United States v. Hill, No. 15-4212 (4th Cir. 2017)

Annotate this Case
Justia Opinion Summary

Defendants Hill and Dodwell pleaded guilty to possession with intent to distribute at least 500 grams of cocaine. On appeal, defendants challenged the district court's denial of their motion to suppress. The court affirmed the judgment based on the narrow ground that the traffic stop did not violate the court's Fourth Amendment jurisprudence at the time it occurred. The court concluded that the district court did not err in finding that, under existing precedent, any pre-ticket delay did not warrant suppression. The court also concluded that defendants waived their challenge to any post-ticket extension by failing to specifically object on those grounds before the district court.

Download PDF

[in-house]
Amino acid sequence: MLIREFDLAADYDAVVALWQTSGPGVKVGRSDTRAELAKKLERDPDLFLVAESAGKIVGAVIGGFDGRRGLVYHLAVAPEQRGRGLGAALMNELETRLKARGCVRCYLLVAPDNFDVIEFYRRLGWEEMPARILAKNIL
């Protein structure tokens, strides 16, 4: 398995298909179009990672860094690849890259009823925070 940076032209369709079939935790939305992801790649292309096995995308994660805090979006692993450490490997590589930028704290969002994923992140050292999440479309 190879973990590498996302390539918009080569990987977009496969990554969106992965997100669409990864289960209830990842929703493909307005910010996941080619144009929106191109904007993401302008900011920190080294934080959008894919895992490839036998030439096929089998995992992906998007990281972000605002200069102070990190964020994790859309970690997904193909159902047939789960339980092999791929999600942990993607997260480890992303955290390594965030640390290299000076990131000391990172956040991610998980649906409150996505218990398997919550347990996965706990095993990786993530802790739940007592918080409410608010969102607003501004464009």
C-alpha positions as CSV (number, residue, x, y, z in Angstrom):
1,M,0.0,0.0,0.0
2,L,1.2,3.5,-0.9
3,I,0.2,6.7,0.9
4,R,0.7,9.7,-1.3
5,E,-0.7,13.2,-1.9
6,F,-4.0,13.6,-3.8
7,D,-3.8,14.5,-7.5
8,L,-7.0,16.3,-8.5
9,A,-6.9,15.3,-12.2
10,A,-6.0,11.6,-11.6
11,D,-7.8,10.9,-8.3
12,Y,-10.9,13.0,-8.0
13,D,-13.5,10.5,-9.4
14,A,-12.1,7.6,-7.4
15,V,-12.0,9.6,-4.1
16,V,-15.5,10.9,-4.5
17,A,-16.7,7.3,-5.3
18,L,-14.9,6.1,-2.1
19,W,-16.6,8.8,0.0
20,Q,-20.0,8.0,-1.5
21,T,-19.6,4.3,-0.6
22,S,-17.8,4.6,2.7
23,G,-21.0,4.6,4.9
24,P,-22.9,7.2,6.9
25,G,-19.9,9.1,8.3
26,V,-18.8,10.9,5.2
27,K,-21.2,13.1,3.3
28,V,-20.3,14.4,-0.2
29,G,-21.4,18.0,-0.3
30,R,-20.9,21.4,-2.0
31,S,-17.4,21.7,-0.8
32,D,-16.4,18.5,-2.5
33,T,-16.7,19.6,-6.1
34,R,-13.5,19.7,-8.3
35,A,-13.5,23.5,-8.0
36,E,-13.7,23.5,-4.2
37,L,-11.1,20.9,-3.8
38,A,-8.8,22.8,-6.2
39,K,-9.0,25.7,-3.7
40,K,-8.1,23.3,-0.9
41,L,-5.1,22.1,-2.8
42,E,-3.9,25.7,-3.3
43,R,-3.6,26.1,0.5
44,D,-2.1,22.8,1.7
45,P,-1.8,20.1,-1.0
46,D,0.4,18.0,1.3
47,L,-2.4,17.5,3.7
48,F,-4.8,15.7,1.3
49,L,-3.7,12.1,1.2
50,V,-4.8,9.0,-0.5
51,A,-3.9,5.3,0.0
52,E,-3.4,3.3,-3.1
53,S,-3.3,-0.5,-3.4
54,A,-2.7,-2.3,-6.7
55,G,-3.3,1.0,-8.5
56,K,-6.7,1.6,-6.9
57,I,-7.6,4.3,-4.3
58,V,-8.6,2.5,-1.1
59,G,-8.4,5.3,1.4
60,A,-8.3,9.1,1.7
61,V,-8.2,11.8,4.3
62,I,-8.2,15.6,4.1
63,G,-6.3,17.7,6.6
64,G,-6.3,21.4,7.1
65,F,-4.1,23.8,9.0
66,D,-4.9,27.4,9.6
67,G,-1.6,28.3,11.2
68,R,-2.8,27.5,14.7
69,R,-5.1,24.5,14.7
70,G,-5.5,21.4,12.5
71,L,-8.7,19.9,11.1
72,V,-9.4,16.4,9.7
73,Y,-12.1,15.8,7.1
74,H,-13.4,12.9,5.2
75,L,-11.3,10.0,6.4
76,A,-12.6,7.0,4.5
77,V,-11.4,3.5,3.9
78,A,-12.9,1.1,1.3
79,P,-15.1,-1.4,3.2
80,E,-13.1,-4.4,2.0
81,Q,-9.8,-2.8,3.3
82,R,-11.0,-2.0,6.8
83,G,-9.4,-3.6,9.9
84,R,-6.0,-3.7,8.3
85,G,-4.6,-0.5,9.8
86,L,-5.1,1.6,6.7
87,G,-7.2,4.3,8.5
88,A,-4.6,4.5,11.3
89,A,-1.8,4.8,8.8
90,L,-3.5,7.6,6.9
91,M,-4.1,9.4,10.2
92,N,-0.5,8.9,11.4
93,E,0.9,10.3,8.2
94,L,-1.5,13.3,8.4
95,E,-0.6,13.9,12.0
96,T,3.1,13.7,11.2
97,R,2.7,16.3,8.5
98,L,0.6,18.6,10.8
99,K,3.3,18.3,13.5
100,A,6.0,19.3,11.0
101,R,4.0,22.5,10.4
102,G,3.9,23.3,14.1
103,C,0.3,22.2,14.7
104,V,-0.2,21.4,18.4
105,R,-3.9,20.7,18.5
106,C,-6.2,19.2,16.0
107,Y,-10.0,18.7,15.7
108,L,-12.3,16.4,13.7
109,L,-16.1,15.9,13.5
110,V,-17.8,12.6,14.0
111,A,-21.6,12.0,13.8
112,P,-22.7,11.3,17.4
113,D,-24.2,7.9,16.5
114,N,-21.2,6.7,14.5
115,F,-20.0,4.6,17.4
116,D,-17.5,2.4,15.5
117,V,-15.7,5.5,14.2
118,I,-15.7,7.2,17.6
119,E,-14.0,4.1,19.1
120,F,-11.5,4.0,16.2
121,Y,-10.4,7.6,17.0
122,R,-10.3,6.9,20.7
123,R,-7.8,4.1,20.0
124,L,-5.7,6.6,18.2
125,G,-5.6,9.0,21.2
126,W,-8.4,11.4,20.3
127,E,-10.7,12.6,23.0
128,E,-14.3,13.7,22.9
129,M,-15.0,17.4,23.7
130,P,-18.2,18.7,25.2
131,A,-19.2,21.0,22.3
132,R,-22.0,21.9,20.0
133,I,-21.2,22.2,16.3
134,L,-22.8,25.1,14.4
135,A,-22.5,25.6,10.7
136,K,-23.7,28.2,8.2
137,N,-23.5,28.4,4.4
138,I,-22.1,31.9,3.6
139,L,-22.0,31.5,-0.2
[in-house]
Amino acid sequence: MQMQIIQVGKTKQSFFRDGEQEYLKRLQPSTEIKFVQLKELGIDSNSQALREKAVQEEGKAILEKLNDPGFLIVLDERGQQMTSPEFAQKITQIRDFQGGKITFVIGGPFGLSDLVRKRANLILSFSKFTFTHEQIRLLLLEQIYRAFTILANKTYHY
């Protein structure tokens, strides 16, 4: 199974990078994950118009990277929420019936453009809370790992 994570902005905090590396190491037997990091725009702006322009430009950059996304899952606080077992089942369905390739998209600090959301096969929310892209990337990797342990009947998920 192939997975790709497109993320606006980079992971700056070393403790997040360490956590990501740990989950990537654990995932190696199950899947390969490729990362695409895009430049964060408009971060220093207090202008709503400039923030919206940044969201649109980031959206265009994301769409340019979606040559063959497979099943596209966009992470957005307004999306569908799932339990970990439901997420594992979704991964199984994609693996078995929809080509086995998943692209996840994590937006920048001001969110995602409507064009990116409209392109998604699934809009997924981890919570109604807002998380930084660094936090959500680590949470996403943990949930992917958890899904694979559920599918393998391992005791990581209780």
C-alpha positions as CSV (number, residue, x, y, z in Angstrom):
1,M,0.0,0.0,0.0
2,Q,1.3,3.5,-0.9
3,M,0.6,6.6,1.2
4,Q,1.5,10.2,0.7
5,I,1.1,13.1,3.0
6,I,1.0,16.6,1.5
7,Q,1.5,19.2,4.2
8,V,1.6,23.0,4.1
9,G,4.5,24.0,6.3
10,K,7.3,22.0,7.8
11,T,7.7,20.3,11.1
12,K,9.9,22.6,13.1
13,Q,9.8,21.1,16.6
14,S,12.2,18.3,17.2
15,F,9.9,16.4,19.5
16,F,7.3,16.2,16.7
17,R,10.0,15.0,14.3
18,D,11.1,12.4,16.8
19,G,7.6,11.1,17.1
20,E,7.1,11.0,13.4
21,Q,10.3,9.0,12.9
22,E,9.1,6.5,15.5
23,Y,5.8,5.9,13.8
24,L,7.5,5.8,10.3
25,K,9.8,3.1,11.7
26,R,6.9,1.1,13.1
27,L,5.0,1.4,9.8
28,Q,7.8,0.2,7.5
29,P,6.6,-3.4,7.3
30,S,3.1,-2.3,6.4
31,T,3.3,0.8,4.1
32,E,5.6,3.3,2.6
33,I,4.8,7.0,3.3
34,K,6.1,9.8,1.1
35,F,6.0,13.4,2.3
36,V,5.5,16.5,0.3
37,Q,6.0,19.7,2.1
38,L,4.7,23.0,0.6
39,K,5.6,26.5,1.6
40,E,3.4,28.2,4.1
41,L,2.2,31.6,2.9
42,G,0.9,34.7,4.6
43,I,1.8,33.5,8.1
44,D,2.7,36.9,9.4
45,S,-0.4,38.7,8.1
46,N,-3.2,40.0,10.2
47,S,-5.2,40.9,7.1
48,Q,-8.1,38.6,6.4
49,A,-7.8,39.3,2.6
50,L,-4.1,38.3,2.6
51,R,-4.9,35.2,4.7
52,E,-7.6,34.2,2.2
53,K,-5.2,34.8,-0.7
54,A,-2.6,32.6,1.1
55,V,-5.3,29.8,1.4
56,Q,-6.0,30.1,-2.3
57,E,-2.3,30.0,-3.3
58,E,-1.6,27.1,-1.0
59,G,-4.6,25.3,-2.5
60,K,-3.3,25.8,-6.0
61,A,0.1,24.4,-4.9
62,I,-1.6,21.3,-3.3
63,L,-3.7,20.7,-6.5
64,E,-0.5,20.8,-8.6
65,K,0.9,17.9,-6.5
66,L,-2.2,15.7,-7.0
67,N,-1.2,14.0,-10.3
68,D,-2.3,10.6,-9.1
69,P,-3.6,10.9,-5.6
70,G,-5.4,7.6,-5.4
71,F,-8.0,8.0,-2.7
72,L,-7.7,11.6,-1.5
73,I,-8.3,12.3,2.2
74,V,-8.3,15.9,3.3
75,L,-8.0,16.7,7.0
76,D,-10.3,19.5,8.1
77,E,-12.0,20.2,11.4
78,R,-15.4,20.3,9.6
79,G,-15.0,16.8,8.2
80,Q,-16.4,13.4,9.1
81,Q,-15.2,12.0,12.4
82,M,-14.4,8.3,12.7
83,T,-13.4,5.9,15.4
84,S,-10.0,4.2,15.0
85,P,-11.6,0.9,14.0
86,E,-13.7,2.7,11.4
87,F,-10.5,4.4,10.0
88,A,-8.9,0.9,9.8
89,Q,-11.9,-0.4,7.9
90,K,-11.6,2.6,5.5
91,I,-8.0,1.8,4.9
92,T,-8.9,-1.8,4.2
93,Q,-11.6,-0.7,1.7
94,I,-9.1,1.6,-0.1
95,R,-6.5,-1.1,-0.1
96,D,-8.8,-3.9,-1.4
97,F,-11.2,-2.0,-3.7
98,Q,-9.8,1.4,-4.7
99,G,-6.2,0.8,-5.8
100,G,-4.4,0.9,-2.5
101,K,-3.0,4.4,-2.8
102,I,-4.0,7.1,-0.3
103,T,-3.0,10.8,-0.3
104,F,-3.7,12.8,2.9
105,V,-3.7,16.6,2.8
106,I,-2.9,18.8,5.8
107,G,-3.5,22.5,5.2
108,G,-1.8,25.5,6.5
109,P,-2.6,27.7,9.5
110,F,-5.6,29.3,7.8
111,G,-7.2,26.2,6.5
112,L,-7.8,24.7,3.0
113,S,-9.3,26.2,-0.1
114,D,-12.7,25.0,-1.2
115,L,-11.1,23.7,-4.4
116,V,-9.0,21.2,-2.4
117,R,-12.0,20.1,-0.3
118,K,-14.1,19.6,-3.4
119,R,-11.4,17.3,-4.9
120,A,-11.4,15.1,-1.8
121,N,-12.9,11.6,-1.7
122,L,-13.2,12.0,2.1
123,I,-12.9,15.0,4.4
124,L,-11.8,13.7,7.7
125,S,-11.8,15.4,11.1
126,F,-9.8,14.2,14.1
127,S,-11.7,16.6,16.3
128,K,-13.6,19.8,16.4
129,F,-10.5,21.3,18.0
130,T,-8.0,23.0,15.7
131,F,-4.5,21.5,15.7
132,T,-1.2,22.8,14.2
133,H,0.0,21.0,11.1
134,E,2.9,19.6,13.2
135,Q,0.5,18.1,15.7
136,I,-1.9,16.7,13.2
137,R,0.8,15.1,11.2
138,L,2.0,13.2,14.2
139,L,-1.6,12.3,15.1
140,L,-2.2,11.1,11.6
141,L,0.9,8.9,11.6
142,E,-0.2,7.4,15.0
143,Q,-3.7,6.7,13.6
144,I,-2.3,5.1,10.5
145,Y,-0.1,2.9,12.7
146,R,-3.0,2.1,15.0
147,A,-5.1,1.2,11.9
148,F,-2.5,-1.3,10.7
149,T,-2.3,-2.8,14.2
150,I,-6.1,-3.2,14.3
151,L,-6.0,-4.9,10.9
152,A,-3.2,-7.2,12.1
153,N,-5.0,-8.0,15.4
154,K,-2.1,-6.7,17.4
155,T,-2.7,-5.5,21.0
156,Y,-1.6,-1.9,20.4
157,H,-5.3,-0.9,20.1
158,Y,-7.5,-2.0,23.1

PUBLISHED UNITED STATES COURT OF APPEALS FOR THE FOURTH CIRCUIT No. 15-4212 UNITED STATES OF AMERICA, Plaintiff – Appellee, v. DARREN HILL, Defendant – Appellant. No. 15-4223 UNITED STATES OF AMERICA, Plaintiff – Appellee, v. LLOYD DODWELL, Defendant – Appellant. Appeals from the United States District Court for the Western District of North Carolina, at Asheville. Martin K. Reidinger, District Judge. (1:12-cr-00093-MR-DLH-2; 1:12-cr00093-MR-DLH-1) Argued: January 24, 2017 Decided: February 23, 2017 Before MOTZ, DUNCAN, and HARRIS, Circuit Judges. Affirmed by published opinion. Judge Duncan wrote the opinion, in which Judge Motz and Judge Harris joined. ARGUED: Paul Frederick Herzog, PAUL F. HERZOG, PA, Fayetteville, North Carolina; Randolph Marshall Lee, Charlotte, North Carolina, for Appellants. Anthony Joseph Enright, OFFICE OF THE UNITED STATES ATTORNEY, Charlotte, North Carolina, for Appellee. ON BRIEF: Jill Westmoreland Rose, United States Attorney, OFFICE OF THE UNITED STATES ATTORNEY, Charlotte, North Carolina, for Appellee. 2 DUNCAN, Circuit Judge: Defendants-Appellants Darren Hill (“Hill”) and Lloyd Dodwell (“Dodwell”) (collectively, “Defendants”) appeal the district court’s denial of their motions to suppress. For the reasons that follow, we affirm. I. A. This appeal arises out of a traffic stop executed by Henderson County, North Carolina Sheriff’s Deputy David McMurray (“Deputy McMurray”). 1 On May 2, 2012, Deputy McMurray was patrolling Interstate 26 in Henderson County when he observed two vehicles traveling without the appropriate distance between them. Deputy McMurray activated his blue lights and pulled over the second vehicle, a Chevrolet Equinox SUV (“SUV”), for following too closely. 2 Deputy McMurray approached the stopped SUV from the passenger’s side. Dodwell was in the driver’s seat and Hill was in the passenger’s seat. After Deputy McMurray explained the stop, Dodwell admitted to following too closely. Deputy McMurray asked Dodwell to exit the SUV and accompany him to his patrol car so he 1 Prior to his employment with Henderson County, Deputy McMurray served nine years as a canine handler with the North Carolina Highway Patrol. 2 Deputy McMurray’s unmarked patrol car was outfitted with a system that begins recording the interior of the car (audio/video) and the events transpiring in front of the car (video only) when an officer activates his blue lights. Deputy McMurray was also wearing a body microphone, which records audio when Deputy McMurray is outside of the patrol car. 3 could issue a warning ticket. Deputy McMurray also asked Hill for a form of identification, but Hill responded that he did not have any with him. Deputy McMurray frisked Dodwell for weapons and escorted him to the patrol car. Hill remained in the SUV. Deputy McMurray instructed Dodwell to take a seat in the front of the patrol car. In the patrol car, Deputy McMurray began the process of entering the ticket information and verifying Dodwell’s documentation. As he input information and waited for results, Deputy McMurray engaged Dodwell in conversation. Some of Deputy McMurray’s questions pertained to the stop and others ranged far afield, covering such topics as Dodwell’s travel plans and recent activities. During this roughly nine-minute conversation, Deputy McMurray became suspicious of a number of Dodwell’s answers. Dodwell acknowledged that he had previously been arrested for drugs and that he did not own the SUV--it belonged to either Hill’s girlfriend or sister. Deputy McMurray tried to run a records check on Hill, but needed additional information. After explaining his departure to Dodwell, Deputy McMurray went to the SUV to ask Hill his birthdate, obtain the SUV’s vehicle identification number to complete his paperwork, and return the vehicle registration to Hill. Approximately fourteen minutes had elapsed from the initiation of the traffic stop. Deputy McMurray spoke with Hill for two minutes, during which time Hill made several statements that conflicted with statements Dodwell had made earlier. When Deputy McMurray returned to his car, he entered more data for the ticket and continued to speak with Dodwell. During the approximately two minutes required to print the 4 warning ticket, Dodwell made statements conflicting with information Hill had just provided. As he later testified, Deputy McMurray became concerned that criminal activity was afoot because of (1) the ambiguity surrounding ownership of the vehicle, (2) the contradictory answers given by Hill and Dodwell, (3) both Defendants’ evasive and nervous behavior, and (4) the fact that Defendants were traveling from Atlanta--“the largest source of narcotics on the east coast,” J.A. 101--in a type of vehicle commonly used for drug trafficking. Deputy McMurray gave Dodwell his license and warning ticket about seventeen minutes after initiating the stop. “Before Dodwell opened the patrol car door to leave, Deputy McMurray asked Dodwell, ‘do you mind talking to me for just a minute?’” J.A. 143–44; Gov’t Exhibit Five (“GX5”) at 00:17:56. Dodwell agreed, and Deputy McMurray further questioned him about the inconsistencies between his and Hill’s stories. Deputy McMurray also asked Dodwell if there was cocaine or “weed” in the car, to which Dodwell replied there was not. J.A. 103. Deputy McMurray exited the car and obtained Hill’s consent to engage in further conversation. Deputy McMurray asked Hill for consent to search the car, and Hill directed Deputy McMurray to ask Dodwell for permission. Returning to his patrol car, Deputy McMurray alerted Dodwell to another inconsistency between Dodwell’s and Hill’s stories, and then asked for consent to search the car: “Now look, hear me out? Okay? I’d like to search the car. Will you give me permission to search it? He’s [Hill] already said he ain’t got no control over the car? That it’s up to you.” GX5 at 00:24:55– 00:25:10; J.A. 104. Dodwell refused, restating that the vehicle was not his. 5 Deputy McMurray then notified Dodwell that he was going to call for another deputy so he could run his drug-detection dog Kira around the SUV. Deputy McMurray explained to Dodwell that he would search the vehicle if Kira alerted, but would not search if the dog did not alert. Dodwell replied that this was fine with him. Deputy McMurray radioed for backup and asked for consent to move the SUV to a safer location, which Dodwell refused. When backup arrived, thirty-three minutes and seven seconds had elapsed since the initiation of the traffic stop. Deputy McMurray then asked Hill to exit the SUV and frisked Hill. After moving Hill away from the SUV, Deputy McMurray deployed Kira to sniff around the SUV. “On three occasions, while Deputy McMurray and Kira were circling the SUV, Kira pulled Deputy McMurray in the direction of Hill’s path that led away from the SUV.” J.A. 144. “At the time, Deputy McMurray did not recognize that Kira was alerting to Hill.” J.A. 106. Kira also alerted to the SUV’s passenger door on multiple trips around the SUV. On the third trip, Kira jumped through the open passenger door window, which Deputy McMurray interpreted as an alert to the odor of narcotics. Deputy McMurray then put Kira back in the patrol car and began searching the vehicle. The search revealed over $30,000 of bundled United States currency, which Deputy McMurray believed to be drug proceeds. After discovering the money, Deputy McMurray handcuffed Defendants before continuing the search. “At various times during the search of the SUV, Dodwell and Hill were placed in Deputy McMurray’s patrol car, sometimes together sometime[s] 6 individually, as law enforcement officers continued searching the SUV.” J.A. 144. During the search, another officer on the scene read Defendants their Miranda rights and each Defendant consented to questioning. The rest of the search revealed no contraband in the SUV, so Deputy McMurray released Defendants. Ten days later, while reviewing the recording of the stop, Deputy McMurray saw that a handcuffed Hill had deposited a bag behind the patrol car’s driver seat. Deputy McMurray investigated and discovered a plastic bag containing cocaine hydrochloride. B. A grand jury indicted Defendants for possession with intent to distribute at least 500 grams of cocaine in violation of 21 U.S.C. § 841(a)(1). Both Defendants filed a motion to suppress, which the magistrate joined for hearing. After the hearing, the magistrate recommended that the district court deny Defendants’ motions to suppress. Defendants generally objected to the magistrate’s memorandum and recommendation (“M&R”) on the grounds that the traffic stop violated the Fourth Amendment. The district court accepted the M&R, and denied Defendants’ motions to suppress in full. The district court explained that (1) Deputy McMurray did not unreasonably extend the traffic stop prior to issuing the ticket, and (2) Deputy McMurray’s post-ticket extension found justification in both reasonable suspicion and Defendants’ consent. The district court also noted that neither Defendant objected to the M&R’s conclusions concerning post-ticket events. Both Defendants pleaded guilty to one count of possession with intent to distribute, conditioned on their right to appeal the denial of their motions to suppress. 7 II. On appeal, drawing on precedent decided since the stop--Rodriguez v. United States, 135 S. Ct. 1609 (2015), and United States v. Williams, 808 F.3d 238 (4th Cir. 2015)--Defendants argue that Deputy McMurray impermissibly extended the traffic stop both before and after issuing a warning ticket. The government counters that any de minimis pre-ticket delay was allowed under governing precedent at the time of the stop, and Defendants waived their right to challenge the reasonableness of the post-ticket extension by failing to sufficiently object on that ground below. Alternatively, the government maintains that Defendants’ consent and Deputy McMurray’s reasonable suspicion justified the post-ticket extension. “In considering the appeal of a denial of a motion to suppress, we review the district court’s legal conclusions de novo and its factual findings for clear error.” United States v. Slocumb, 804 F.3d 677, 681 (4th Cir. 2015). “We further construe the evidence in the light most favorable to the government--the prevailing party below.” Id. For the reasons that follow, we affirm. A. The Fourth Amendment protects “[t]he right of the people to be secure in their persons, houses, papers, and effects, against unreasonable searches and seizures.” U.S. Const. amend. IV. A routine traffic stop becomes an unreasonable seizure when law enforcement impermissibly exceeds the stop’s scope or duration. Illinois v. Caballes, 543 U.S. 405, 407 (2005); United States v. Rusher, 966 F.2d 868, 875 (4th Cir. 1992). 8 Terry v. Ohio, 392 U.S. 1 (1968), and its progeny delimit the permissible scope and duration of a routine traffic stop. Rusher, 966 F.2d at 875. When a traffic stop strays outside the boundaries of its permissible scope or duration, the Fourth Amendment’s exclusionary rule normally prevents the government from using evidence obtained therefrom against the victim of the illegal seizure. See Davis v. United States, 564 U.S. 229, 231–32 (2011). The exclusionary rule, however, is subject to certain exceptions. Id. at 236–38. The good-faith doctrine, which protects law enforcement action taken “in objectively reasonable reliance on binding appellate precedent” at the time of the search or seizure, see id. at 232, applies here. The exclusionary rule serves the purposes of the Fourth Amendment by deterring police misconduct. Id. at 236–37. The good-faith doctrine recognizes that suppressing evidence obtained from a search or seizure previously sanctioned by precedent would “do nothing to deter police misconduct . . . [and] would come at a high cost to both the truth and public safety.” Id. at 232. Yet that is what Defendants seek here. They ask that we analyze Deputy McMurray’s conduct in 2012 under the standards set out in Rodriguez and Williams, arguing that he violated their Fourth Amendment rights by asking off-topic questions before writing a ticket. 3 When Deputy McMurray executed this traffic stop in 2012, 3 In Williams, this court applied Rodriguez to a stop that occurred prior to 2015. 808 F.3d at 241, 245. In Williams, however, the government conceded its de-minimisdelay argument on appeal and did not argue the good-faith exception. Id. at 245. In addition, Williams dealt with delay occurring after the officer issued a ticket, id. at 253, whereas here we discuss only de minimis delay occurring before issuance of a ticket. In (Continued) 9 however, this court’s binding precedent held that questioning or other activity unrelated to the initial purposes of the stop only rendered the stop unreasonable if the officer “failed to diligently pursue the purposes of the stop.” United States v. Digiovanni, 650 F.3d 498, 509 (4th Cir. 2011). In Digiovanni and similar cases decided prior to Rodriguez, we explained that de minimis delay in issuing a ticket warranted suppression only when an officer did not begin, or completely abandoned, actions related to the cited purpose of the stop in favor of embarking on another “sustained course of investigation . . . that constituted the bulk” of the stop. Id.; see also United States v. Green, 740 F.3d 275, 280 (4th Cir. 2014). For example, in Digiovanni, before even beginning the process of writing a ticket or verifying the defendant’s information, the officer tried to get the defendant to open the trunk, questioned him extensively about the presence of drugs in the car, and radioed for backup--all without having any basis for reasonable suspicion that criminal activity was afoot. Digiovanni, 650 F.3d at 509–10, 513. This court concluded that “[t]he record, in particular the video, makes clear that at just about every turn [the officer] was conducting a drug investigation instead of a traffic infraction investigation.” Id. at 510. Here, by contrast, the record demonstrates that Deputy McMurray continued to pursue activities related to the initial stop and continued issuing the warning ticket throughout the pre-ticket process. Although Deputy McMurray asked off-topic questions light of our application of Davis, we have no occasion here to consider whether the rule of Rodriguez and Williams applies to pre-ticket delay. 10 during this time, he did so while diligently attempting to (1) issue a warning ticket, (2) validate lawful possession of the car, (3) identify Defendants and run a record check for outstanding warrants (after Dodwell informed Deputy McMurray of prior arrests and convictions), and (4) dispel suspicion that criminal activity was afoot after Defendants gave conflicting accounts about their travels. See United States v. Vaughan, 700 F.3d 705, 710–12 (4th Cir. 2012); United States v. Soriano-Jarquin, 492 F.3d 495, 499–501 (4th Cir. 2007). Under Digiovanni and other pre-Rodriguez cases, that Deputy McMurray may have been able to end the stop more quickly would not be dispositive. Determining reasonableness involved more than computing the average time it took to perform each required traffic-stop activity and cross-checking this value against a chart. See United States v. Branch, 537 F.3d 328, 336 (4th Cir. 2008). We had previously upheld similar stops as reasonable where, despite multitasking, the officer continued to pursue the initial purpose for conducting the stop. See United States v. Mason, 628 F.3d 123, 131–32 (4th Cir. 2010). Assessing whether an officer unreasonably prolonged a stop involves “highly fact-specific inquiries.” United States v. Guijon-Ortiz, 660 F.3d 757, 764 (4th Cir. 2011). Construing the evidence in the light most favorable to the government, as we must, we conclude that the district court did not err in finding that, under existing precedent, any pre-ticket delay did not warrant suppression. B. We also conclude that Defendants waived their challenge to any post-ticket extension by failing to specifically object on those grounds before the district court. 11 See United States v. Midgette, 478 F.3d 616, 621–22 (4th Cir. 2007). This court’s independent examination of Defendants’ objections below confirms the district court’s finding that “[n]either Defendant object[ed] to the Magistrate Judge’s legal analysis contained in the M&R concerning the events following the conclusion of the traffic stop,” that is, after Deputy McMurray issued the ticket. J.A. 155–56. If a defendant does not object to one of a magistrate’s findings or recommendations “with sufficient specificity so as reasonably to alert the district court of the true ground for the objection” then that objection is waived on appeal. Midgette, 478 F.3d at 622; see also 28 U.S.C. § 636(b)(1); Fed. R. Civ. P. 72(b). III. We affirm today on the narrow ground that the stop did not offend our Fourth Amendment jurisprudence at the time it occurred. Similarly, we need not examine possible justifications for any post-ticket delay of the stop because Defendants waived their right to challenge that delay by failing to specifically object before the district court. For the reasons stated above, we affirm the district court’s denial of Defendants’ motions to suppress. AFFIRMED 12